Explore Washington D.C.

My Washington: Murray Horwitz

Getting to know the special projects director of Washington Performing Arts

Horwitz took a circuitous—albeit illustrious—route to his current post as special projects director for Washington Performing Arts. After a stint as a Ringling Bros. and Barnum & Bailey circus clown, he co-wrote the award-winning musical “Ain’t Misbehavin’,” created NPR’s news quiz show “Wait Wait ... Don’t Tell Me!” and even acted on stage and screen. Here, he chats about his colorful past, WPA’s 50th season and what he loves about D.C.

Why did you want to be a circus clown?
The idea of making thousands of people laugh at once without saying a word—and getting paid for it—was irresistible.

How did your evolution from clown to arts administrator come about?
I’d always been interested in public service and in art, and Washington offers so many opportunities to combine the two. When I saw a chance to work at the National Endowment for the Arts, I leapt at it. It prepared me very well for positions at NPR, AFI, and now, Washington Performing Arts.

How did you come up with the show “Wait Wait ... Don’t Tell Me!”?
I always say that some of the best ideas are the dumbest. “Let’s have a news quiz for NPR listeners.” Duh! You don’t have to be a genius to come up with that. But I guess it became a comedy show because a clown thought of it.

Which of your many roles in the arts is your favorite?
I love them all, but there’s nothing like the feeling you get when you realize something you’ve written—a song or a show—may actually survive you. So, playwright and lyricist, especially when what you wrote is a hit.

Dionne Warwick at the Marian Anderson 75th Anniversary concert
Dionne Warwick at the Marian Anderson 75th Anniversary concert, one of Horwitz’s special projects (©Chris Burch, courtesy Washington Performing Arts)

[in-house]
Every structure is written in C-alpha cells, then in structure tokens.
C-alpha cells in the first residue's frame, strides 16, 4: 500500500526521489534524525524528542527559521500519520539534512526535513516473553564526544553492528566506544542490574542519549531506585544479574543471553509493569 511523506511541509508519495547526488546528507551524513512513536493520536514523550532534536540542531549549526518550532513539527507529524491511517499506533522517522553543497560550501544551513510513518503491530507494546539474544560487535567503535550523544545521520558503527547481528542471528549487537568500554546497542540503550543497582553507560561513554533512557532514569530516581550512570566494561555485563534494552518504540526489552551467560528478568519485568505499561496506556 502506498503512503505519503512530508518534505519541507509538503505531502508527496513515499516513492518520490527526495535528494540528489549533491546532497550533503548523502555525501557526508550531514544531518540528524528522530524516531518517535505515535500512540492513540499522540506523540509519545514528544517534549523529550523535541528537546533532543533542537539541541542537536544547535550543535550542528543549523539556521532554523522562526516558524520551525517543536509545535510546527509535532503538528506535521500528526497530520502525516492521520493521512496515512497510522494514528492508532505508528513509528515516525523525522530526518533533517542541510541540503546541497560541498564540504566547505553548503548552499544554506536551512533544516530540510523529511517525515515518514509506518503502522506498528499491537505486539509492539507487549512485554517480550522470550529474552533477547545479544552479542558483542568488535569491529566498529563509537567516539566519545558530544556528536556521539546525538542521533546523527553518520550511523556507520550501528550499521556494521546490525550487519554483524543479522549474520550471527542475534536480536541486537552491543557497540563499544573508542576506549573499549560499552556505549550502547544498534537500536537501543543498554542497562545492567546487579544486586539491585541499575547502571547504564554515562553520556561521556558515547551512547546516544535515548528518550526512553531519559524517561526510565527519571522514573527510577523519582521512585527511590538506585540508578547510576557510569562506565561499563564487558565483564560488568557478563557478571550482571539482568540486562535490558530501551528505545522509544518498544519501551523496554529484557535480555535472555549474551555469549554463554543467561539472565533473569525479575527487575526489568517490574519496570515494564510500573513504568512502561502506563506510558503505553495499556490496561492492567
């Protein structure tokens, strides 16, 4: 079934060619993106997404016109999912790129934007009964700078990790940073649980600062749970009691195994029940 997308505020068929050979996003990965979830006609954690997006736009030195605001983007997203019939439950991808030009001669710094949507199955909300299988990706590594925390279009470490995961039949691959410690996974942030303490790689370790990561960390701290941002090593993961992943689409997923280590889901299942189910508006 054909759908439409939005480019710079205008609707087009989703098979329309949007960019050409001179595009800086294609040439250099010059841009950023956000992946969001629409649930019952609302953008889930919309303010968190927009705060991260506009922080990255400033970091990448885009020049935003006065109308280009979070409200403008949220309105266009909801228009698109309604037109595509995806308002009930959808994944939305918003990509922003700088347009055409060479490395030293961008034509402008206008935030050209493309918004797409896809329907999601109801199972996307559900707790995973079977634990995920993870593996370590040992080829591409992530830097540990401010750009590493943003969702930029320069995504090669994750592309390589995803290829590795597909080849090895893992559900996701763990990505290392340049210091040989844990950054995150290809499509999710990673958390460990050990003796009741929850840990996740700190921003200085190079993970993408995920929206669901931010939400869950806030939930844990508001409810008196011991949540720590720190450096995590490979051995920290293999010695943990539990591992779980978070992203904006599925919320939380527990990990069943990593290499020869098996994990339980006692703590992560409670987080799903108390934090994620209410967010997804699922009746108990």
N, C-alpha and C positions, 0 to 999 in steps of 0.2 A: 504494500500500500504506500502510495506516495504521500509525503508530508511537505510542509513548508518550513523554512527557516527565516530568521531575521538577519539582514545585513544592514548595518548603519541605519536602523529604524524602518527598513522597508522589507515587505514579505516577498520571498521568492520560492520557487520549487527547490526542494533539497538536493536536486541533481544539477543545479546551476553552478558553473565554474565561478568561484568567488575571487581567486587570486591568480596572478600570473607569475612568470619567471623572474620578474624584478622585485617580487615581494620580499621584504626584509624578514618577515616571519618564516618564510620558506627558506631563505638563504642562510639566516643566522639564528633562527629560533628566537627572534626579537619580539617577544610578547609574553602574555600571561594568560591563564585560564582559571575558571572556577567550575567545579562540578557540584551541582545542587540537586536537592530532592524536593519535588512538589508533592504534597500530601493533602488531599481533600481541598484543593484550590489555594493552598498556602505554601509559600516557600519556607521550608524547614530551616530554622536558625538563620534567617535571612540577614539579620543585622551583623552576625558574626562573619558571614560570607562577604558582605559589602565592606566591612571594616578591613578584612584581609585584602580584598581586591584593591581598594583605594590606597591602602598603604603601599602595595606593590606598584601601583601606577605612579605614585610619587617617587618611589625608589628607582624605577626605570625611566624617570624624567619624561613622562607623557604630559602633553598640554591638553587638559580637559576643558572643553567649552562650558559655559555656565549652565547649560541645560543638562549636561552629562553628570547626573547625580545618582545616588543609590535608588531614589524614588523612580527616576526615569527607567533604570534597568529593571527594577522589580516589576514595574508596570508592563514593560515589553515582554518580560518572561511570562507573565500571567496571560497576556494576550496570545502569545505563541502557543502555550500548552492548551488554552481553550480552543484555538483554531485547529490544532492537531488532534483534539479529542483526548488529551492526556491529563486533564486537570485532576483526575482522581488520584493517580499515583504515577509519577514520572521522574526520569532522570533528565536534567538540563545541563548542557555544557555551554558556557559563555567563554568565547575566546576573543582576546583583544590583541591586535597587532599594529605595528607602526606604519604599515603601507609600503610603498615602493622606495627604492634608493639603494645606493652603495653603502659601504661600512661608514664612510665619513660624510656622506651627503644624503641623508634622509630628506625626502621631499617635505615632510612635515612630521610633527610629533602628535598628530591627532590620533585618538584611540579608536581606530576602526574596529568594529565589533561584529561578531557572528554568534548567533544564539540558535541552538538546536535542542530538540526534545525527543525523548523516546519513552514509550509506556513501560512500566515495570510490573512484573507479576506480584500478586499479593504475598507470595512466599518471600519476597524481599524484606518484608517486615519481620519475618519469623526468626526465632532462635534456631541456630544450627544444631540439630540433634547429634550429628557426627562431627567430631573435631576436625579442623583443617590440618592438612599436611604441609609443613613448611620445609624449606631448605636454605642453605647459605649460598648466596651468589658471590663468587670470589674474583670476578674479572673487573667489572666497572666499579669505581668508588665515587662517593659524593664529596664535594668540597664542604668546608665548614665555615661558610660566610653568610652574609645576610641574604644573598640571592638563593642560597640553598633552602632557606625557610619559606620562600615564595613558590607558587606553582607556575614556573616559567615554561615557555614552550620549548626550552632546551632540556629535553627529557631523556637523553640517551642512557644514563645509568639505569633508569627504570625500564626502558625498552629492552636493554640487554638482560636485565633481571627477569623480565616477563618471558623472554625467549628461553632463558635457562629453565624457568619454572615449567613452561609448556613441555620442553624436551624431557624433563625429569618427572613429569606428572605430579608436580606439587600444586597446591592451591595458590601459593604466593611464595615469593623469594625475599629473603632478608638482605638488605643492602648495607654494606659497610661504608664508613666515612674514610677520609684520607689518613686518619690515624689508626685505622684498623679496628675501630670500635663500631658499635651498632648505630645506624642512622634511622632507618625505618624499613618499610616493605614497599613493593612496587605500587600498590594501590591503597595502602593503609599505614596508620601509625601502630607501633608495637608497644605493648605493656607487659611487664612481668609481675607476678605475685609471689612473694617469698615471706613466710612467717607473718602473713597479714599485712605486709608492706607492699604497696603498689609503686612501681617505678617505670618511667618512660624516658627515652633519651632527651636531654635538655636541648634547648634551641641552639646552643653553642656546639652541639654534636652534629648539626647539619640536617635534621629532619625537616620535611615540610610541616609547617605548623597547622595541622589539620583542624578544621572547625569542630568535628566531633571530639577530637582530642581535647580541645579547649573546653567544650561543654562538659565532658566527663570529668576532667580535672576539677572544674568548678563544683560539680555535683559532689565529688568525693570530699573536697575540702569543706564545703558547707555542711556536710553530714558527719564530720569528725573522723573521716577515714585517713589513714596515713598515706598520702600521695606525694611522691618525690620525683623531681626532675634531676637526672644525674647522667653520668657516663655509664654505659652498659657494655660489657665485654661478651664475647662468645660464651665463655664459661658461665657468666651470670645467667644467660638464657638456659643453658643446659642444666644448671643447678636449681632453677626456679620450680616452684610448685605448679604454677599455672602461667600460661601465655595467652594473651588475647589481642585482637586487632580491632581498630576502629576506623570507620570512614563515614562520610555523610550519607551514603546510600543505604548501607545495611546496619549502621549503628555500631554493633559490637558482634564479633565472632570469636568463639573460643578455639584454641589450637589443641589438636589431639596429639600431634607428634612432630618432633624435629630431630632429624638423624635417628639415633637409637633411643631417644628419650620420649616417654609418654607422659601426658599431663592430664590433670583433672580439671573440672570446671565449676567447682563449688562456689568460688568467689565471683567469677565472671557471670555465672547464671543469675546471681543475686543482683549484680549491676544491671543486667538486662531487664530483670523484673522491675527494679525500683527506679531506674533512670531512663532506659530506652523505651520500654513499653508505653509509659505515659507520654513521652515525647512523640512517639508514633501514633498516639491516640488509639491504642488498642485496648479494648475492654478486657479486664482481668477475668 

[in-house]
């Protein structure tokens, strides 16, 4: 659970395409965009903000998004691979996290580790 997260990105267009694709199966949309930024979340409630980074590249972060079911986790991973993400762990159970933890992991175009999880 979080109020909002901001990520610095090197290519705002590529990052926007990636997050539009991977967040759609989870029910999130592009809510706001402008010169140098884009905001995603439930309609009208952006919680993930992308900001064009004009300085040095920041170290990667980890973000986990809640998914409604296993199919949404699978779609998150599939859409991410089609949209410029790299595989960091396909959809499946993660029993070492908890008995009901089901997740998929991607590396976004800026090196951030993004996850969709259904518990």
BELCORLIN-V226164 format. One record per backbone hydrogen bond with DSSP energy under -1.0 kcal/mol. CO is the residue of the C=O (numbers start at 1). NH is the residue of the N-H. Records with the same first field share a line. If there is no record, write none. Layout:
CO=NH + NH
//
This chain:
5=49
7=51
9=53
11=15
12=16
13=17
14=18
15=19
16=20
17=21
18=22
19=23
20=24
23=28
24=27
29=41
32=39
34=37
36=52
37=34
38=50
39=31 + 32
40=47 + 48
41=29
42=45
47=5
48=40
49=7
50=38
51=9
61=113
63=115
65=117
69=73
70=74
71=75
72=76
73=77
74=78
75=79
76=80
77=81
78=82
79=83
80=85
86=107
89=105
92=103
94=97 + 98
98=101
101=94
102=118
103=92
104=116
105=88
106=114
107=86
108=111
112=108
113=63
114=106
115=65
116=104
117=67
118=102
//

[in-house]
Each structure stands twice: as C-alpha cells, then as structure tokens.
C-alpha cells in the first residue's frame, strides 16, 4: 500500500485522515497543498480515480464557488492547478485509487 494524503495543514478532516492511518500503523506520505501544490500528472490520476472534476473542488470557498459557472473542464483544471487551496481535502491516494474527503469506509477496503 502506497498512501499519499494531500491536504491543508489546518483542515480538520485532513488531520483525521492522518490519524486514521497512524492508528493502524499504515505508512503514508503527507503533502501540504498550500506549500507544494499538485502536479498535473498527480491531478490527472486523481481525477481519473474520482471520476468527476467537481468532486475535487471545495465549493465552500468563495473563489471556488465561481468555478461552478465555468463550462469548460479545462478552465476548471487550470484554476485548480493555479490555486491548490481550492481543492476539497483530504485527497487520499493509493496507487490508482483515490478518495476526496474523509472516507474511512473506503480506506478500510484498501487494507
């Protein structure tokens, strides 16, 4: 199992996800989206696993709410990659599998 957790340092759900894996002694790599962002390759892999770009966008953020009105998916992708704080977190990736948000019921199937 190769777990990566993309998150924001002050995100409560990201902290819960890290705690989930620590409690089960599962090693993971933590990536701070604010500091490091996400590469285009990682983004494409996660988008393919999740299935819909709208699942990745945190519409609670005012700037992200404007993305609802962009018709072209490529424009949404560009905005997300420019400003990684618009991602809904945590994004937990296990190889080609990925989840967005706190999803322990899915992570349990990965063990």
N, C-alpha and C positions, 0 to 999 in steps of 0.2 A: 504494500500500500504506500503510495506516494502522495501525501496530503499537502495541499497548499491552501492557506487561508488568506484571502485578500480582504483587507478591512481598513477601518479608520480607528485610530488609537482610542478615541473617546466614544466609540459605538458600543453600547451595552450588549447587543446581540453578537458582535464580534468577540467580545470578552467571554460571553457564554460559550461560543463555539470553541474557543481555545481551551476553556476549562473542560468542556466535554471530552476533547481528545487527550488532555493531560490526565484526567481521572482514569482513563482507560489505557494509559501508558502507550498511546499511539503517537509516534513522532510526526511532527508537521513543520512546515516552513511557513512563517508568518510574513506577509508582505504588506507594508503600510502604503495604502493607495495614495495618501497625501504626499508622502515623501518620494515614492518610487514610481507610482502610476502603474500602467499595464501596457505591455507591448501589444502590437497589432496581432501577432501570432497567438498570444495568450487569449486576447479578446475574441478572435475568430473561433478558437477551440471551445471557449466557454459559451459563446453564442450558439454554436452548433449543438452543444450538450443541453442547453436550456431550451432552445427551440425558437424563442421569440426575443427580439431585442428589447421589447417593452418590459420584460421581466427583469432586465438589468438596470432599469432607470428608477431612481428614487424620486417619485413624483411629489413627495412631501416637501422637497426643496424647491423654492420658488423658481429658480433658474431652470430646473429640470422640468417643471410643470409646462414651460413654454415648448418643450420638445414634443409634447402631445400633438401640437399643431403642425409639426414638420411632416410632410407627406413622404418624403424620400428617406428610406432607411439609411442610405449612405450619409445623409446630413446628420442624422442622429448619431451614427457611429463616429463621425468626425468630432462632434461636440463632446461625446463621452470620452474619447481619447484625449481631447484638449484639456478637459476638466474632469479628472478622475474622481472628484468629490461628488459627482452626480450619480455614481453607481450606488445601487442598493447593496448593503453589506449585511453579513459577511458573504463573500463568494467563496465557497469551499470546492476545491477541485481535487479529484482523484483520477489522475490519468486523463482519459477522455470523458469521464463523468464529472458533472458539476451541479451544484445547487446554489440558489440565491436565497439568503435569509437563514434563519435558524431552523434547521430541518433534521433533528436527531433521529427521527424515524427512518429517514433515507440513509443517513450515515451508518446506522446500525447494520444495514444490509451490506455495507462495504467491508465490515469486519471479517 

How has D.C.’s arts scene changed since WPA started?
There’s been tremendous growth in the variety and number of performances in music, dance, theater, opera and film exhibition. That competition has brought an accompanying increase in artistic quality. Here, though—and all over the country—it’s become increasingly difficult to get audiences to even the best live performances.

How do you overcome that?
There’s a variety of audiences, and we reach out to them in many ways from grassroots campaigns to newspaper ads to social media. But it’s the excellence of the shows themselves, [offering] something audiences can’t get anywhere else in town, that attracts people.

Describe D.C.’s performing arts scene in three words.
Active, world class and improving

What special projects are you working on now?
WPA’s 50th anniversary activities; co-authoring a new play, “Freedom Rider”; and a children’s musical based on the songs of Peter, Paul and Mary at Washington’s Adventure Theater-MTC.

Wynton Marsalis rehearsing with Shenandoah Conservatory Orchestra at Strathmore
Wynton Marsalis (left) rehearsing with Shenandoah Conservatory Orchestra for his “Blues Symphony” at Strathmore (Courtesy Washington Performing Arts)

Who is your dream “get”?
Oh, my gosh! I’m fond of saying that life isn’t an all-star game. We get to work with the very best artists: Wynton Marsalis, Yo-Yo Ma, Roseanne Cash. We even got Jessye Norman and M.C. Hammer together on the same stage! So, amazingly, most of my dreams have come true. But if I had to pick one artist, it would be Wynton. We’ve worked together very closely over the years, but he still astonishes me. Somehow, we all become better people when we’re touched by him—in performance and in person.

Which act are you most excited about this season?
I’m going cheat and say “duos”: Pianists Jeremy Denk and Jason Moran, bassists Christian McBride and Edgar Meyer, and Yo-Yo Ma and Emanuel Ax playing Beethoven. But I’m tremendously excited about our “Deep River” project [from “The Art of the Spiritual,” Nov. 7], with our Men and Women of the Gospel Choir, the PostClassical Ensemble, and bass-baritone Kevin Deas.

What do you love most about Washington?
The people—the diversity and spirit of both natives and immigrants. As for the people who work in government and public policy, in my experience, nearly all—regardless of their politics—are sincere and well-motivated. Most are here because they want to make the country—and the world—better.

Where are you going next?
Kansas City, for the opening of “Freedom Rider”

Something you never leave home without?
Well, I try not to leave without my wife, Lisa. But I always take earphones—not earbuds! I have to have music.

If you could wake up anywhere in the world tomorrow, where would it be?
The obvious answer is “at home,” but Paris is a close second.